Some Animals Are Equal, but Some Are More Equal
Dean Robinson is an associate clinical professor of psychiatry at Tulane School of Medicine. During his 37 years of experience, he has worked in community mental-health centers, the VA, prisons, and at training hospitals. So it takes a lot to surprise him, he admits. Furthermore, growing up in Louisiana taught Mr. Robinson about racism. He considers himself very fortunate to now live in a culture that has worked hard to eradicate this “cancer” from our society.
That’s why it made sense for Tulane to offer and encourage optional courses covering cultural sensitivity, diversity, and related issues for the faculty and staff. I consider these resources to be potentially quite helpful for clinical care, since New Orleans has such a rich cultural heritage.
Nevertheless, he is “not inclined to take this progress for granted: individual attitudes of bias and intolerance can still “potentially rear their ugly heads.” Essentially, Mr. Robinson was told that providing equity in access and outcome should be the goal in medicine, rather than providing the best care to the patient in front of doctors.
It now appears that Tulane School of Medicine has revised its mission to ensure that our faculty and students receive indoctrination that divides us into either “oppressors” or “victims.” This mindset, as unreasonable as it is inflexible, is degrading our ability to deal with the health-care world as it really is.
Over the summer, explains Mr. Robinson to readers in NRO, every member of the department of psychiatry was ordered to attend a daylong “Diversity, Equity, and Inclusion Retreat.” Mr. Robinson’s turn came 1 October, when he and his colleagues were subjected to seven hours of stereotyping and shaming.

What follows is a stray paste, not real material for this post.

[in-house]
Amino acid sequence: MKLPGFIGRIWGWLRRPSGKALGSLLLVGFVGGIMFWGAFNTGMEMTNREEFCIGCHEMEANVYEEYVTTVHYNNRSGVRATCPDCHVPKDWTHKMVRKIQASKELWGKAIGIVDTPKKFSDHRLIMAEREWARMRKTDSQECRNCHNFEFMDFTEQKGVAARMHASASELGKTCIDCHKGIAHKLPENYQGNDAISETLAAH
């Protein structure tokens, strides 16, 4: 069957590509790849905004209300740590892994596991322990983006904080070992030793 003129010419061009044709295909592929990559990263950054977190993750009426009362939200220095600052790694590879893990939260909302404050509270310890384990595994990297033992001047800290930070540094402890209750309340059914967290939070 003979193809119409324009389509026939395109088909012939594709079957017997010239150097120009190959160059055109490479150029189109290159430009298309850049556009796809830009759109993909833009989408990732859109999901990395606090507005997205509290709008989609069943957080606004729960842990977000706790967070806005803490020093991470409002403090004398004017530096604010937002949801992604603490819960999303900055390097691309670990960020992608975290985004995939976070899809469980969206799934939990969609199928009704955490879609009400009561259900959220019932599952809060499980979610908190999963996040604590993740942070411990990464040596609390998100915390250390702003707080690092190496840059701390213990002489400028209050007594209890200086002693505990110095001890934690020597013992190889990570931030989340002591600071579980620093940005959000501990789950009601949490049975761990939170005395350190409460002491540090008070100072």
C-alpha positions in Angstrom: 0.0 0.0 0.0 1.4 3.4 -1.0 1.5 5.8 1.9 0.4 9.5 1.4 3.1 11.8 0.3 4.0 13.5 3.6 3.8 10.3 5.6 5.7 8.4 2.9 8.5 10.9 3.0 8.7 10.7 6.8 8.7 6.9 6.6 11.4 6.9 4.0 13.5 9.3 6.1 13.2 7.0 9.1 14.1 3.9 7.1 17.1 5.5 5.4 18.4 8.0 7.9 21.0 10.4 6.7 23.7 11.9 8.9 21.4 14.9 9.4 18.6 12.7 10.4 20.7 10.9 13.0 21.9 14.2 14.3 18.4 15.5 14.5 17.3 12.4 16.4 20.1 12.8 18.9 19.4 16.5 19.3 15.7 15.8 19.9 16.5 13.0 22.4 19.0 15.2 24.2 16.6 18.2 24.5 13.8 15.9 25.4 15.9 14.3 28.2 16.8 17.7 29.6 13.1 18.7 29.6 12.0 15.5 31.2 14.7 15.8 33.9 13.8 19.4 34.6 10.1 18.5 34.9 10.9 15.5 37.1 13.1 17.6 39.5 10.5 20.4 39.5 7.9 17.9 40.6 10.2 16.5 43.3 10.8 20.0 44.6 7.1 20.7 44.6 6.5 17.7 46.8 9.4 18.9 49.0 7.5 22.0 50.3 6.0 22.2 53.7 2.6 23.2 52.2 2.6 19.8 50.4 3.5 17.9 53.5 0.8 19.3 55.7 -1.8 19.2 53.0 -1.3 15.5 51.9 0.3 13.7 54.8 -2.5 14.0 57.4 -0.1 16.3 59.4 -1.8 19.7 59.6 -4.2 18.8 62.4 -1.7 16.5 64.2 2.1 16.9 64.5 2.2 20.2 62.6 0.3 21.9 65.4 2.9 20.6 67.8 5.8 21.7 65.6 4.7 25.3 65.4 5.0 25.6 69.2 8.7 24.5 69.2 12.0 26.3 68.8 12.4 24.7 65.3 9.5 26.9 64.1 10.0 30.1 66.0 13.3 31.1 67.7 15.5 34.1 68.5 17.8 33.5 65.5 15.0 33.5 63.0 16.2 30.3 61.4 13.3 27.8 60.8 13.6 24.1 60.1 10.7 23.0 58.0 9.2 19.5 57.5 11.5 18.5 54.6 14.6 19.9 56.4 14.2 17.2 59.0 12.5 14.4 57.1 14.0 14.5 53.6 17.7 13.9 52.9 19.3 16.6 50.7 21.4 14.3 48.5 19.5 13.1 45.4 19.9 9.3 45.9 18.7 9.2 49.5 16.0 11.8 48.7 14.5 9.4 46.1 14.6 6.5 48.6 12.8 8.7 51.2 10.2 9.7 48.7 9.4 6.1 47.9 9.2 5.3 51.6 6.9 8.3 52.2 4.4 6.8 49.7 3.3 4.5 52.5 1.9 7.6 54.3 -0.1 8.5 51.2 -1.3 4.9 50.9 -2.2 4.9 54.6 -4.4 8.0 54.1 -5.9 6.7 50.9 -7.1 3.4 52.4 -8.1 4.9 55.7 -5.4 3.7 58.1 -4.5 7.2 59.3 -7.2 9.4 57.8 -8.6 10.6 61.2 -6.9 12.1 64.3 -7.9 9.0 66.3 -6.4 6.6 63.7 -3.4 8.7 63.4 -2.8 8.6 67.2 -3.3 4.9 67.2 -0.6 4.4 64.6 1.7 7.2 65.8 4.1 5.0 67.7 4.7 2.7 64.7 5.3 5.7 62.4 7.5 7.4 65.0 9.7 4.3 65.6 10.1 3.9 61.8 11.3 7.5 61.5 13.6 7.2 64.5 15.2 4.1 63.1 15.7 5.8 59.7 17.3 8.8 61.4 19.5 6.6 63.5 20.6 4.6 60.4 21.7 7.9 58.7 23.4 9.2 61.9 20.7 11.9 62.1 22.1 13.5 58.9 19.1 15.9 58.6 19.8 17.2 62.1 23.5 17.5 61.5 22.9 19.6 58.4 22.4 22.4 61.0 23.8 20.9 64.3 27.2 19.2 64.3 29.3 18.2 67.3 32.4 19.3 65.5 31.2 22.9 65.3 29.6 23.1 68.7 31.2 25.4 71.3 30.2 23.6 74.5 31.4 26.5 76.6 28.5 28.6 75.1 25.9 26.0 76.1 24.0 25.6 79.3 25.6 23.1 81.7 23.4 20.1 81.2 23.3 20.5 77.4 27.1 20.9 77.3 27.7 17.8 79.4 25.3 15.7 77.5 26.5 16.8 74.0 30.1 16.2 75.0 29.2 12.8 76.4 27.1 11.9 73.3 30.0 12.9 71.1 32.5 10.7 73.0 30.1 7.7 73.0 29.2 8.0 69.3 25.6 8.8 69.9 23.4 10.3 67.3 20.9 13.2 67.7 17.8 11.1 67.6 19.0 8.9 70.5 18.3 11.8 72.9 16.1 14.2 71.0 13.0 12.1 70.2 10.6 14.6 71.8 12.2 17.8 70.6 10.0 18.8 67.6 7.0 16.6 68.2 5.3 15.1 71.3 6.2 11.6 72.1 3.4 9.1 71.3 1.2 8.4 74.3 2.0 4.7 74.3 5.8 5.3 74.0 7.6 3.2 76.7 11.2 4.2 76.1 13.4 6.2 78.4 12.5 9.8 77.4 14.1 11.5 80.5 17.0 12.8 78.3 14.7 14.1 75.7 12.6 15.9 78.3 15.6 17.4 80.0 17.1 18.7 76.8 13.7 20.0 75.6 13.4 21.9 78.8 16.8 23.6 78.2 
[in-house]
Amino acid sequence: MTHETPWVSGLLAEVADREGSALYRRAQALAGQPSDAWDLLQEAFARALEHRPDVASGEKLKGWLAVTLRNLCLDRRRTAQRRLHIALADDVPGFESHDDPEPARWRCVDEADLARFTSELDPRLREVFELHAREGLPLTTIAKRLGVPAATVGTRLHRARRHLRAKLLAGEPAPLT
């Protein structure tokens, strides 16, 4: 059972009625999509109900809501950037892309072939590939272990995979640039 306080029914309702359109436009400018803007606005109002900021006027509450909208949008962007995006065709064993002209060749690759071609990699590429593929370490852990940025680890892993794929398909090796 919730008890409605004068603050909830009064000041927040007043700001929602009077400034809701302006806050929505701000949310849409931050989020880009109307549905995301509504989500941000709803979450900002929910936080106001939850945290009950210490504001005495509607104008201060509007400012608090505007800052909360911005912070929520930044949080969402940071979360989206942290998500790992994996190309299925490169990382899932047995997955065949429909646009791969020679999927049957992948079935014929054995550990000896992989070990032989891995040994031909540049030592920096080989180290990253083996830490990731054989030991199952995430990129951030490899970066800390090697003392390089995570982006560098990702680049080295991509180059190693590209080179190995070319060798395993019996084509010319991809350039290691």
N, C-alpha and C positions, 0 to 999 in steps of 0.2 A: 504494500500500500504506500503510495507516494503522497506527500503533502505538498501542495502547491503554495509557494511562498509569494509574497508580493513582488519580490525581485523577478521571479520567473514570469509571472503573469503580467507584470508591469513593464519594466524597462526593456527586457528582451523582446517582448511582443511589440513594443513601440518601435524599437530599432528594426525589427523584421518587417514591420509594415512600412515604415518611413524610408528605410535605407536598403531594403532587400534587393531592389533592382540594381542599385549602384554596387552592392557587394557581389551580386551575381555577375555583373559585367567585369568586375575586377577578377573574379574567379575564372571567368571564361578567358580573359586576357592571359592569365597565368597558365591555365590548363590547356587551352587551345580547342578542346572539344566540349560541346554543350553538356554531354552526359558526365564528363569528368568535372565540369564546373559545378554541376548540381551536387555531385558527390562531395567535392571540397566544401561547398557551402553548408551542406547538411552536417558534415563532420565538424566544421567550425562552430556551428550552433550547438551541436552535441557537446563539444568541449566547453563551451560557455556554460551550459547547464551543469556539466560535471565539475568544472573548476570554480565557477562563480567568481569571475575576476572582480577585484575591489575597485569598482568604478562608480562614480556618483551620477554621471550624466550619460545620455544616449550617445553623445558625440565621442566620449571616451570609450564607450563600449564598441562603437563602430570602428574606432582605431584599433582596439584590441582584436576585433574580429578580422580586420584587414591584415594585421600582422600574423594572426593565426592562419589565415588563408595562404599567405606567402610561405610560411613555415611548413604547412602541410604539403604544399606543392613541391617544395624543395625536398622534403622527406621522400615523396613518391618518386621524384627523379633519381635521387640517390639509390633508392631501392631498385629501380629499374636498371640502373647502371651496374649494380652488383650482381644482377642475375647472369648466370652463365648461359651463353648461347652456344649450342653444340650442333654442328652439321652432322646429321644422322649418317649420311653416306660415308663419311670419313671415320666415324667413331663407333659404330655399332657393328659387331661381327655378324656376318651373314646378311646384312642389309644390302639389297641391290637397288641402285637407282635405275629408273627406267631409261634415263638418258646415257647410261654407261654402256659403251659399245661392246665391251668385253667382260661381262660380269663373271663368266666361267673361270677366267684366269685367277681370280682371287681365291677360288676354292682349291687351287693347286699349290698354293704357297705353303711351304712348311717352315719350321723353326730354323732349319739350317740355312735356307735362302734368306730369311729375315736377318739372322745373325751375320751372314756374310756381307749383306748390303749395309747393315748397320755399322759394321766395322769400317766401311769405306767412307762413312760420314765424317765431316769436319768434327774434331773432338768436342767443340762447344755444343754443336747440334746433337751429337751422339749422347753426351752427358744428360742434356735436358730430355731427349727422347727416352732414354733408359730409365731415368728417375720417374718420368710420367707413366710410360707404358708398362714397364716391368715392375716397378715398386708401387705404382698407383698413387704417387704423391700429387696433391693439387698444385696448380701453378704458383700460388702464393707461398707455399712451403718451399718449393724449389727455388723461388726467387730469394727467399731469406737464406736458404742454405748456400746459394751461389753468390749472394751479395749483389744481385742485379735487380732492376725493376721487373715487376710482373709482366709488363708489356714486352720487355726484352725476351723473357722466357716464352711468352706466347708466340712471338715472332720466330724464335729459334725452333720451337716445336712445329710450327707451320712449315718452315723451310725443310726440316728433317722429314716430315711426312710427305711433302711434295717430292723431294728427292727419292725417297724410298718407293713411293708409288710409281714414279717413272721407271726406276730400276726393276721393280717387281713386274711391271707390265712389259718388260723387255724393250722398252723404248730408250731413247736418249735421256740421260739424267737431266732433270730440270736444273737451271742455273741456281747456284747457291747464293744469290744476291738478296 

It stigmatized white people as being responsible for the ongoing oppression of others and insisted that the only way Caucasians may demonstrate opposition to racism is to acknowledge and admit to being racist. I’m still scratching my head over that one.
Asked his thoughts during a breakout group session, Mr. Robinson’s response included the above George Orwell quote, which was met with silence (cluelessness).
… silence and professional timidity carry a price for our patients. Physicians, and especially psychiatrists, must be willing to delve deeply into the history and sensibilities of each patient to provide the best treatment. Tulane should be teaching our residents and students how to competently and empathically finesse this delicate and difficult process.
Instead, my colleagues and I are increasingly concerned that our frank guidance could be interpreted as microaggressions or manifestations of our “oppression” and “privilege.” Out of self-preservation, we are thus likely to limit the instruction and feedback we give future physicians, depriving them (and their future patients) of the skills vital for optimal treatment.
That’s especially evident when considering Tulane’s new “bias in curriculum reporting form.” Introduced in late October, it allows any student or resident to report any instructors whom they consider to be biased in any manner. Naturally, there is no standard for what constitutes a transgression. These complaints are of course subject to higher review, but if denunciations are determined by the sensitivities of the beholder, then the ranks of skilled educators will diminish. Sure enough, one of our most respected senior instructors resigned recently out of concern that he could no longer be an effective mentor in this political minefield. Several others tell me they may retire at the end of the academic year — quite a surrender by those labeled as ostensible oppressors.
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